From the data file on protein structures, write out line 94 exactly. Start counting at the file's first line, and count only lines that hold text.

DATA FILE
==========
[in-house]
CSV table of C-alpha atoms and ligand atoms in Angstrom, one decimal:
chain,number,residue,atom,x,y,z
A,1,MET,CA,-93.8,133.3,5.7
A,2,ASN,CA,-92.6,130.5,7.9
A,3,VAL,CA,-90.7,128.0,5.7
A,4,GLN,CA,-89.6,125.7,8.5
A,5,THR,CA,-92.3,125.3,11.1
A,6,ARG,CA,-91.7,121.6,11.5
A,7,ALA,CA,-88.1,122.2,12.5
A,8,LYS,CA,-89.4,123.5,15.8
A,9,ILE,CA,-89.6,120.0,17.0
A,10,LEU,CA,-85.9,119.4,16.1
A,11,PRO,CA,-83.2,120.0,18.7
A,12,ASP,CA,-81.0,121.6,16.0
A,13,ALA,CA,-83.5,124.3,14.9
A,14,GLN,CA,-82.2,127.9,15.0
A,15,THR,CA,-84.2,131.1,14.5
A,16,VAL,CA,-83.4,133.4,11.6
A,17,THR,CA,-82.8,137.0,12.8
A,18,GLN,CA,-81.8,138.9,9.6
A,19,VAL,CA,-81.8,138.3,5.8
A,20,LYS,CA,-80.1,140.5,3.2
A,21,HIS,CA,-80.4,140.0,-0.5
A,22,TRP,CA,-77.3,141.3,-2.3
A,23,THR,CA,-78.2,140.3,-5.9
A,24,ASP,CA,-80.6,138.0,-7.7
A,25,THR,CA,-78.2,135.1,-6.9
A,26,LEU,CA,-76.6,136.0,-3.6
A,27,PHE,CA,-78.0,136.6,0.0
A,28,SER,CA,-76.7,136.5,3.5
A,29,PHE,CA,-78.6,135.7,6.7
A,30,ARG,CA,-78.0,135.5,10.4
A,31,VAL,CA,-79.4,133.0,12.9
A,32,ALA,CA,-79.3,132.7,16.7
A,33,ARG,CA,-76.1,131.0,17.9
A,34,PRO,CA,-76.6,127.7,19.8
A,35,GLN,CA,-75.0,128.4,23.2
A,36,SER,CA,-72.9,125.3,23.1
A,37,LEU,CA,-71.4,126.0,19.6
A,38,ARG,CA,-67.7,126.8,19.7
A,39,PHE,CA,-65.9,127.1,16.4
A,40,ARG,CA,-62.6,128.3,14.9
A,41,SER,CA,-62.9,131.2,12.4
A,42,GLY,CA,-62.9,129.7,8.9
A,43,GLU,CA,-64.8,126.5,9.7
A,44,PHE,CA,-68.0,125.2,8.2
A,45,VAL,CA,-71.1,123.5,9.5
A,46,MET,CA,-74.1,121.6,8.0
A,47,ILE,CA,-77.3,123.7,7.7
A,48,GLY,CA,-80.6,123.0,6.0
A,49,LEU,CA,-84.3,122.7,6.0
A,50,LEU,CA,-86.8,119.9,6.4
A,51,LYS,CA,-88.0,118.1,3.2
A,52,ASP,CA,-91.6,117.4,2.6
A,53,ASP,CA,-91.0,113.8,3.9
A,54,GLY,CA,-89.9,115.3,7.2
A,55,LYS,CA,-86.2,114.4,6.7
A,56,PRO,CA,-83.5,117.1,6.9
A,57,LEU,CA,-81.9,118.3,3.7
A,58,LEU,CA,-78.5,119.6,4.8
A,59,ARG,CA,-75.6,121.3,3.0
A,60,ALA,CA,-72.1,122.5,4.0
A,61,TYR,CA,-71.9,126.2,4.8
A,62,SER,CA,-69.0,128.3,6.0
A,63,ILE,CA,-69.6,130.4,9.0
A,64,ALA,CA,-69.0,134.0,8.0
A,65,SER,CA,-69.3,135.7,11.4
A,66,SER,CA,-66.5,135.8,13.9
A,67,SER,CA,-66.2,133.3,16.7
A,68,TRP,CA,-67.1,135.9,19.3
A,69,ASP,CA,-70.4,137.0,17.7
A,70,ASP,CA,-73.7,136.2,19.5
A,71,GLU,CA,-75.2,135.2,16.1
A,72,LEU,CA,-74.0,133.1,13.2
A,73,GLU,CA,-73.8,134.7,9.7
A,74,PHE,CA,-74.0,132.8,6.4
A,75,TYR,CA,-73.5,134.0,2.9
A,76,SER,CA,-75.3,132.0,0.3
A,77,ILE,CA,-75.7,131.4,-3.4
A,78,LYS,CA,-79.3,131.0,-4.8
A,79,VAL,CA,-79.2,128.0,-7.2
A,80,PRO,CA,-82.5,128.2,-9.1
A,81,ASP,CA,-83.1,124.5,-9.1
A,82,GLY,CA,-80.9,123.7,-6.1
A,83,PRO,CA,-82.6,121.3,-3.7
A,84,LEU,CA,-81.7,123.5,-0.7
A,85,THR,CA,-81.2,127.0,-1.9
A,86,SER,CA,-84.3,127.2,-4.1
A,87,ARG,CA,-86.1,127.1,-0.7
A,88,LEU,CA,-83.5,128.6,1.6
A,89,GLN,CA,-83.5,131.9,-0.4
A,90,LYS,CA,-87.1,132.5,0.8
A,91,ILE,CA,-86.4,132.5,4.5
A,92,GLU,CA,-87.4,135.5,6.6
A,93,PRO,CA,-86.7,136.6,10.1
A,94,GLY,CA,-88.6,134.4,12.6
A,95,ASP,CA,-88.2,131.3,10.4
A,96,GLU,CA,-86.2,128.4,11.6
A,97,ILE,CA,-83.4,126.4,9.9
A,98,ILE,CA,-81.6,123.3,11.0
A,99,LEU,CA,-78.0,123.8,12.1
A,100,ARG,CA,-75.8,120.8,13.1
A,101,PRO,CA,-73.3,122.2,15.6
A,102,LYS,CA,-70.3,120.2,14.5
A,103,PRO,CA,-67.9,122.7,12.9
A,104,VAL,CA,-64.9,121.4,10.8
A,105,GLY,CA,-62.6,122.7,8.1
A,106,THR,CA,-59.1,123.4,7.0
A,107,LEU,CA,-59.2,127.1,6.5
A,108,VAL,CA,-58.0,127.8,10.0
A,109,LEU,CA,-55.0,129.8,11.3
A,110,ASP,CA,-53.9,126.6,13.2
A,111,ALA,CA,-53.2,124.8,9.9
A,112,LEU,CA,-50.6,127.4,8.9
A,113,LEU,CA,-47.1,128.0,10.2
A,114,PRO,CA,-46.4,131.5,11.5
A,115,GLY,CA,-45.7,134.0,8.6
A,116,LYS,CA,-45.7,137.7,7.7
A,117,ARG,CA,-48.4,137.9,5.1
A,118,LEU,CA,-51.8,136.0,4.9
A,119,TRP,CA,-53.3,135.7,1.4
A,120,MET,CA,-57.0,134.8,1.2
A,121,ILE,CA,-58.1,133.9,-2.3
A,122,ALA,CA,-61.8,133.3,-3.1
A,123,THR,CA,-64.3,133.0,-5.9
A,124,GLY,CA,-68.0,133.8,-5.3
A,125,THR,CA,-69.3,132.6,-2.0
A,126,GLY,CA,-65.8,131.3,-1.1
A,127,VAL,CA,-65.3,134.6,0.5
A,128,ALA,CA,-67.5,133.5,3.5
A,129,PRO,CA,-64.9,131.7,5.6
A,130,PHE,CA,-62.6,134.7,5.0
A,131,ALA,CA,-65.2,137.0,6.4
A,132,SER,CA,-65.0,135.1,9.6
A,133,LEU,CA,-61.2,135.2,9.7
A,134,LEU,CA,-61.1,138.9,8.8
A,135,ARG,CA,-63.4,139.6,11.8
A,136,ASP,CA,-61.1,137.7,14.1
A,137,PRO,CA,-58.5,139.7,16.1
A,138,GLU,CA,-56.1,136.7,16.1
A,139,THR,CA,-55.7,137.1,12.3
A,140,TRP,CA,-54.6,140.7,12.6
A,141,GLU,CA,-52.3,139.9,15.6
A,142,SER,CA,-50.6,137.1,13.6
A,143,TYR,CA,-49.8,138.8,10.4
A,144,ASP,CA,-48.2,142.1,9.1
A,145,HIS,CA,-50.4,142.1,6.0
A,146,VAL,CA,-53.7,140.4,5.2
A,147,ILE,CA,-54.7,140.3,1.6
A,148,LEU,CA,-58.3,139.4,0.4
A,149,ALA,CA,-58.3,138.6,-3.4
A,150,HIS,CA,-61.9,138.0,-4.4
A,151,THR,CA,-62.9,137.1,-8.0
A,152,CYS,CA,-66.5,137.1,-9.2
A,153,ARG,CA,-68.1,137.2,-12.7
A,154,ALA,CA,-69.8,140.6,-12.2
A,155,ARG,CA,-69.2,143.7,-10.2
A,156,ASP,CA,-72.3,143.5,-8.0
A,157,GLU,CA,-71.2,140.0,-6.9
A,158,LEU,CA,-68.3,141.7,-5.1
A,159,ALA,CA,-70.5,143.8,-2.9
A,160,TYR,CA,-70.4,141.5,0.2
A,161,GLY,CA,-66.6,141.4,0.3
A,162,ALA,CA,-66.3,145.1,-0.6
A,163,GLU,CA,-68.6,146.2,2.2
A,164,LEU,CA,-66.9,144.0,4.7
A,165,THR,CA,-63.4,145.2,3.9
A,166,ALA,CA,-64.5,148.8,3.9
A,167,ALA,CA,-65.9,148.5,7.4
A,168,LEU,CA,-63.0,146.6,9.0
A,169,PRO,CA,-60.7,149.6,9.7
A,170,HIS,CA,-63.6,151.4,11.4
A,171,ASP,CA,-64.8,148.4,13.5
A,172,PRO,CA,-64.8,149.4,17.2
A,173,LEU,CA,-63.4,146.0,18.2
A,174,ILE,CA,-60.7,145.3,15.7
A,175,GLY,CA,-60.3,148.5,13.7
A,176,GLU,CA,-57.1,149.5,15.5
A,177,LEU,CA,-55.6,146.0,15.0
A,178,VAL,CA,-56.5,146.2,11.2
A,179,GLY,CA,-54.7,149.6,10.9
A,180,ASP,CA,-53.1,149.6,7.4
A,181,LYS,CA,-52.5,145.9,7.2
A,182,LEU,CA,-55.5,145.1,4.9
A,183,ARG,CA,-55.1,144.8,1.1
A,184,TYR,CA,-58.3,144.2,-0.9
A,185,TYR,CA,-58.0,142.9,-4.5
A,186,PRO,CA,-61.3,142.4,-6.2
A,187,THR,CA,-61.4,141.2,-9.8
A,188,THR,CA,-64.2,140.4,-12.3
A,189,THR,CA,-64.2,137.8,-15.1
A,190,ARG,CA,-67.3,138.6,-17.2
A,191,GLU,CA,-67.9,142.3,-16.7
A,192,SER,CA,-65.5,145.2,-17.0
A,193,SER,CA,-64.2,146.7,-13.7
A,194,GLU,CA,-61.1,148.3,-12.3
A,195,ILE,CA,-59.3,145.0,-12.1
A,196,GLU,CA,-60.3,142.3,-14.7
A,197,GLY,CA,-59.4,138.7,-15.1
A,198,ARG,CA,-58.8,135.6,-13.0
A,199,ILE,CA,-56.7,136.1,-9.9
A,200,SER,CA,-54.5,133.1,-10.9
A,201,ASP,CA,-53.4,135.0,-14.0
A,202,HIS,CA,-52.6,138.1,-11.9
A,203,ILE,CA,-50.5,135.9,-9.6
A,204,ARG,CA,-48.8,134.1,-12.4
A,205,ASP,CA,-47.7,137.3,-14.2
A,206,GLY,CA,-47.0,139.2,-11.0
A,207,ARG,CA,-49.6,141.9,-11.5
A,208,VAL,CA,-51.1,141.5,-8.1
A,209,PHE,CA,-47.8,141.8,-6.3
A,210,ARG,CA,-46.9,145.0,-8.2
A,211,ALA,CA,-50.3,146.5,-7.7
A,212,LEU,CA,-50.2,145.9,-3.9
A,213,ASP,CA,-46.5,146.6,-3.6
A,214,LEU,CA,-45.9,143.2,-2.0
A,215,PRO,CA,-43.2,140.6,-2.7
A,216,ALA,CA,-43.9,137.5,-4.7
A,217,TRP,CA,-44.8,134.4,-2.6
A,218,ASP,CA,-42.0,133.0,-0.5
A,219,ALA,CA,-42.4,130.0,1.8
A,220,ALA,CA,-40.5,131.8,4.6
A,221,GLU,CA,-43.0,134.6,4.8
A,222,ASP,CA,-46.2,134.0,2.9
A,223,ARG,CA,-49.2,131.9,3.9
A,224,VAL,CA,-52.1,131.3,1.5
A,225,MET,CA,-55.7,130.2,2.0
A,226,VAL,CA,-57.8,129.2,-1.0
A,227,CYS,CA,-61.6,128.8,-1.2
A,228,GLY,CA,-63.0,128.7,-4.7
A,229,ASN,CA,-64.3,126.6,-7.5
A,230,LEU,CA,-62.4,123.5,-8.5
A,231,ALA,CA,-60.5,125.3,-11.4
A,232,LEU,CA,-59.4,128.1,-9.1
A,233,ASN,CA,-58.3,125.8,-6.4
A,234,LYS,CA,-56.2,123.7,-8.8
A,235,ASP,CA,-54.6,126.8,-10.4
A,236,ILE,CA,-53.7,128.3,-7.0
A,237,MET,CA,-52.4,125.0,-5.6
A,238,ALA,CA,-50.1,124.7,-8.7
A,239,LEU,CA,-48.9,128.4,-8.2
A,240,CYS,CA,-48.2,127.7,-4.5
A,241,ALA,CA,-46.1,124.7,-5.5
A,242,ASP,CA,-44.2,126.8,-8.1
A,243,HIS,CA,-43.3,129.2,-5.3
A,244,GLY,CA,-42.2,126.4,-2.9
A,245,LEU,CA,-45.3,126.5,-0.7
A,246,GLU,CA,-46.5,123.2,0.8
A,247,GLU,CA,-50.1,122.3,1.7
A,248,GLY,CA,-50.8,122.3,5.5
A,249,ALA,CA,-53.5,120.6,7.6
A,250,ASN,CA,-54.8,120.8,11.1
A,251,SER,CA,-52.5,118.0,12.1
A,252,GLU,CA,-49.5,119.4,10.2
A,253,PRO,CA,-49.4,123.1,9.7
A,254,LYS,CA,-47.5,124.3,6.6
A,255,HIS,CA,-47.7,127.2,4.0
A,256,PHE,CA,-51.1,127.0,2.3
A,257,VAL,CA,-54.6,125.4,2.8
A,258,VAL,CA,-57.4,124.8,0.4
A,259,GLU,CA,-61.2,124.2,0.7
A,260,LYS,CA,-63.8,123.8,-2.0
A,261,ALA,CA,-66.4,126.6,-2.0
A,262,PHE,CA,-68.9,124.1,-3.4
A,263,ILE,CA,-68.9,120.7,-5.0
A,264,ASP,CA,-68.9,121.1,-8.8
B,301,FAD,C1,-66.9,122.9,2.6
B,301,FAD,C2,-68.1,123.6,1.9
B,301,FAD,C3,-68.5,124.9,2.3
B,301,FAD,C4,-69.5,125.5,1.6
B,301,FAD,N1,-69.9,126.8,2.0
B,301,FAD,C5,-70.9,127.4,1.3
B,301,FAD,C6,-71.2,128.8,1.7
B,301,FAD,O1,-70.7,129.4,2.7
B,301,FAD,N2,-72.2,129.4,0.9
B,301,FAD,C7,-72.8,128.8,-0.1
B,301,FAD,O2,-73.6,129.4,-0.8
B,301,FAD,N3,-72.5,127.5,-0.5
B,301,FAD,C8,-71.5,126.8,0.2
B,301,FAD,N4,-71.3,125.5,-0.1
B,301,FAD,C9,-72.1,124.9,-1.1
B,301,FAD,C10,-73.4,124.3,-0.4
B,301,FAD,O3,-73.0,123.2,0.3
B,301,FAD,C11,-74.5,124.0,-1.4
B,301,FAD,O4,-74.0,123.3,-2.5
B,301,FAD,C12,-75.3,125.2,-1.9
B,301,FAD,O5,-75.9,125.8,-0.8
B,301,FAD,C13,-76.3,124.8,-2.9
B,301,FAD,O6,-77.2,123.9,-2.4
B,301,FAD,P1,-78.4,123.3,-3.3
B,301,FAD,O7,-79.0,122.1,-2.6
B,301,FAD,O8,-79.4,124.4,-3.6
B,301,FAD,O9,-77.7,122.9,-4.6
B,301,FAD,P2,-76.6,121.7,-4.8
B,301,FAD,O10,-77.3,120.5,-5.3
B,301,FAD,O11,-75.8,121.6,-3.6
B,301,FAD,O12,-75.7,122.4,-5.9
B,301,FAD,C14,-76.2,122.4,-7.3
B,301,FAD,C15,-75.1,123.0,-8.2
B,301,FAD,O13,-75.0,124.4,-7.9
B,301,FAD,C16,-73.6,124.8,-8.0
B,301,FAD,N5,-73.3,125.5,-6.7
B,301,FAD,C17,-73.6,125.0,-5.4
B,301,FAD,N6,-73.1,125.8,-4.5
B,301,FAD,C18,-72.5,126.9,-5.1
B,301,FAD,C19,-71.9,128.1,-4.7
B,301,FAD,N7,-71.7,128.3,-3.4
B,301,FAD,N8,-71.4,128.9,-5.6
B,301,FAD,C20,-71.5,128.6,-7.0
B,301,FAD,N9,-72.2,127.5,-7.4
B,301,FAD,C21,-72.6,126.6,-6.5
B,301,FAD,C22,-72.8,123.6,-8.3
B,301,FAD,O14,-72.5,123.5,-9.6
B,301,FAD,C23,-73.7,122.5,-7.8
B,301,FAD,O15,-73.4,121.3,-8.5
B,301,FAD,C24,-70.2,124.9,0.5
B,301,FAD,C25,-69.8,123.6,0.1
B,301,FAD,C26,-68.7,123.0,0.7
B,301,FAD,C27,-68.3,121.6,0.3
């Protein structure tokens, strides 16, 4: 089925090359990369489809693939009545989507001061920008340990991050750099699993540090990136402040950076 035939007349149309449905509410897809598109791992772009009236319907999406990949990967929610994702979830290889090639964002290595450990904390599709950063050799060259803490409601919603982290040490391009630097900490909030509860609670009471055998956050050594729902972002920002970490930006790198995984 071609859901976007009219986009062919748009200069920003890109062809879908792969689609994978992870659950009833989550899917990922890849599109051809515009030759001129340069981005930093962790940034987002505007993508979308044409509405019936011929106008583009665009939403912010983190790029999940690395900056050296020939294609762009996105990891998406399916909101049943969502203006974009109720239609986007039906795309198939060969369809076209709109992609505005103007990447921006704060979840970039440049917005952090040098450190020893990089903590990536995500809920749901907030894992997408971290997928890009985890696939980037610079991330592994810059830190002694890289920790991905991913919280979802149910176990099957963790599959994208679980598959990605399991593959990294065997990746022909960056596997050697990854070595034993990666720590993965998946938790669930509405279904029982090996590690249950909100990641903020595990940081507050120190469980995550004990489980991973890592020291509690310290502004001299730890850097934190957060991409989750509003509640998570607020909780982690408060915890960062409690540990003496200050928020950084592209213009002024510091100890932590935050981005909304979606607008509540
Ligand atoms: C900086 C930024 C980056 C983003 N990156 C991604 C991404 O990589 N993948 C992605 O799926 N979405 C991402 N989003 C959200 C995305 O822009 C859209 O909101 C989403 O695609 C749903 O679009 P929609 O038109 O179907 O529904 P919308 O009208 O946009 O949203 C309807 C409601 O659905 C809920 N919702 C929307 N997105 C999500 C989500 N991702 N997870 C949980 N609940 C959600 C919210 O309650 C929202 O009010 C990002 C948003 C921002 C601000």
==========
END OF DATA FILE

A,91,ILE,CA,-86.4,132.5,4.5